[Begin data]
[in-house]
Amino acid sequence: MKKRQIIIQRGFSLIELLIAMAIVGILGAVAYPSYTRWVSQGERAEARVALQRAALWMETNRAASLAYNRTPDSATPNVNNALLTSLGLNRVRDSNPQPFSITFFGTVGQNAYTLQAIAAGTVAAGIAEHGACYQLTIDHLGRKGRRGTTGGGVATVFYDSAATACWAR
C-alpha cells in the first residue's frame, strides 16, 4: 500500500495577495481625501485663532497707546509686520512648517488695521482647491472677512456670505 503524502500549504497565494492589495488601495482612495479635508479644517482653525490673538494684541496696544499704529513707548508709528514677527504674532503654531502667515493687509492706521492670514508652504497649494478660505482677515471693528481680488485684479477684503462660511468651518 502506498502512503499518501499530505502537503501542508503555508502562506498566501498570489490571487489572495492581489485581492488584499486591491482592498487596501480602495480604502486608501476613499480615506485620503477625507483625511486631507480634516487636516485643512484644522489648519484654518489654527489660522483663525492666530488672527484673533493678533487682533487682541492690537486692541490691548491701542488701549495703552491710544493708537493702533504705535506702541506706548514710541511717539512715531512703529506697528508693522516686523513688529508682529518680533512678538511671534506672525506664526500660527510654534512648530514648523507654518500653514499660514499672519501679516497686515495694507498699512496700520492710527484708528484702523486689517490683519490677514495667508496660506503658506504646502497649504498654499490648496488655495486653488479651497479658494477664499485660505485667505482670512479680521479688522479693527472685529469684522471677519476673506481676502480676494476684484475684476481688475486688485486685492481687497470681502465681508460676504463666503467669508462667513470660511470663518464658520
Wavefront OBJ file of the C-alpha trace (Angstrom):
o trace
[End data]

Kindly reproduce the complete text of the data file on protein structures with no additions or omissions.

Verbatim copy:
[in-house]
Amino acid sequence: MKKRQIIIQRGFSLIELLIAMAIVGILGAVAYPSYTRWVSQGERAEARVALQRAALWMETNRAASLAYNRTPDSATPNVNNALLTSLGLNRVRDSNPQPFSITFFGTVGQNAYTLQAIAAGTVAAGIAEHGACYQLTIDHLGRKGRRGTTGGGVATVFYDSAATACWAR
C-alpha cells in the first residue's frame, strides 16, 4: 500500500495577495481625501485663532497707546509686520512648517488695521482647491472677512456670505 503524502500549504497565494492589495488601495482612495479635508479644517482653525490673538494684541496696544499704529513707548508709528514677527504674532503654531502667515493687509492706521492670514508652504497649494478660505482677515471693528481680488485684479477684503462660511468651518 502506498502512503499518501499530505502537503501542508503555508502562506498566501498570489490571487489572495492581489485581492488584499486591491482592498487596501480602495480604502486608501476613499480615506485620503477625507483625511486631507480634516487636516485643512484644522489648519484654518489654527489660522483663525492666530488672527484673533493678533487682533487682541492690537486692541490691548491701542488701549495703552491710544493708537493702533504705535506702541506706548514710541511717539512715531512703529506697528508693522516686523513688529508682529518680533512678538511671534506672525506664526500660527510654534512648530514648523507654518500653514499660514499672519501679516497686515495694507498699512496700520492710527484708528484702523486689517490683519490677514495667508496660506503658506504646502497649504498654499490648496488655495486653488479651497479658494477664499485660505485667505482670512479680521479688522479693527472685529469684522471677519476673506481676502480676494476684484475684476481688475486688485486685492481687497470681502465681508460676504463666503467669508462667513470660511470663518464658520
Wavefront OBJ file of the C-alpha trace (Angstrom):
o trace